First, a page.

It may be the most wonderful time of the year, but it’s also full to the brim with calories and cholesterol. I’ve just had the annual newsletter from my long-suffering doctor (who has looked after me for over 20 years). I’m something of a hypochondriac and at times he despairs of me. But his newsletter was full of helpful tips on staying as slim and healthy as possible over the festive period. Considering we will all gorge on roughly 6,000 calories in barely a 24-48 hour period, here are some of his suggestions regarding we should be doing to make the best of an unhealthy situation.
In general, adults put on 1kg a year – much of which is gained at Christmas – which accumulates year-on-year.
The scales don’t dictate how healthy you are – how can a simple number accurately reflect how one feels every day? Health is better defined by how well you sleep, your mood, energy, plus of course the nourishing things you feed yourself.
I think the idea of telling people how much exercise they need to do to burn off certain Christmas foods is a little unhealthy in itself.Telling people that they have to exercise for 21 minutes if they want to eat a mince pie will induce panic. It’s so inaccurate. Every day we have different energy requirements – no one number will ever be reflective of that.
While balance and weight maintenance might be important in general (accumulate too much belly fat, for example, and you run the risk of diabetes, heart problems and more), I believe that Christmas is the one time when we shouldn’t be worrying.
We all have a baseline of calories, depending on our height, age and activity level – which for most people will be well over 1,000kcals a day. Your brain alone needs around 600kcals to function, and again, that amount changes according to how much you think and do.
Food plays such a huge role. Enjoy it for what it is, but just don’t go overboard. You don’t have to put yourself into a cheese coma just because it’s December.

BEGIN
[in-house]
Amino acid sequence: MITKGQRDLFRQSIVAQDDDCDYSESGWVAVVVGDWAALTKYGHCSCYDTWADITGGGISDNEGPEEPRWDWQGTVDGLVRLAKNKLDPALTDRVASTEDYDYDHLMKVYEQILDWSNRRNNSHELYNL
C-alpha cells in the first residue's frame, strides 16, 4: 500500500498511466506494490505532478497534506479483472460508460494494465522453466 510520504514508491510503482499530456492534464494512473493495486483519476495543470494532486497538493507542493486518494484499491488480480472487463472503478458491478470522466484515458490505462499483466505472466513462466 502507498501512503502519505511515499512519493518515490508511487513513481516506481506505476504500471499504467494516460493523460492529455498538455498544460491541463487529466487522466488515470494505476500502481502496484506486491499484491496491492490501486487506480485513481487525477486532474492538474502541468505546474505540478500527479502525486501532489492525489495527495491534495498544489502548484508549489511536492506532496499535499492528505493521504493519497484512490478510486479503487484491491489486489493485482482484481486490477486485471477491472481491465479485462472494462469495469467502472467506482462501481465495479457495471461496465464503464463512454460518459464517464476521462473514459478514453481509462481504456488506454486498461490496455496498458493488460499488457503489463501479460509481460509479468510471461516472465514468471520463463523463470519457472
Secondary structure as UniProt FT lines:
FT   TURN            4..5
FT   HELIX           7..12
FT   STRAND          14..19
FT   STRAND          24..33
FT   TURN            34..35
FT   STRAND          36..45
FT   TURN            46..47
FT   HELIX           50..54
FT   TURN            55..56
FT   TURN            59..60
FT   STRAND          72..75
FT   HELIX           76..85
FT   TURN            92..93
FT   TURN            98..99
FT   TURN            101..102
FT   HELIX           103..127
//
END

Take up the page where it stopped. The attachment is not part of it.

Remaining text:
Slowing down the speed at which you eat, getting at least five portions of fruit and veg a day and becoming more active are the obvious tips – and the ones which genuinely work.
Go for a walk in between main and pudding, and that’ll help with digestion as well as overall energy burn.
A few tips…
- Try to eat roughly the same time each festive day, whether this is two or five times a day.
- Choose reduced fat foods (e.g. xmas cheese) where you can. Use high fat food sparingly (e.g. butter and oils) if at all.
- Walk 10,000 steps each festive day (equivalent to 60-90 minutes moderate activity).
- If you snack, choose a healthy option such as fresh fruit instead of mince pies.
- Be careful about food claims on labels. Check the fat and sugar on labels when shopping and preparing food.
- Do not heap food on your plate, except vegetables. Think twice before having second helpings.
- Break up your afternoon sofa time. Stand up for ten minutes of every hour.
- Alcohol is high in calories so limit to a couple of units per day for women and 3 or 4 for men. Try diluting drinks with ice cubes, soda or low-calorie mixers.
- Slow down. Do not eat on the go or while watching TV. Eat at a table if possible.
- Do this regularly throughout December and you could avoid the belly come January.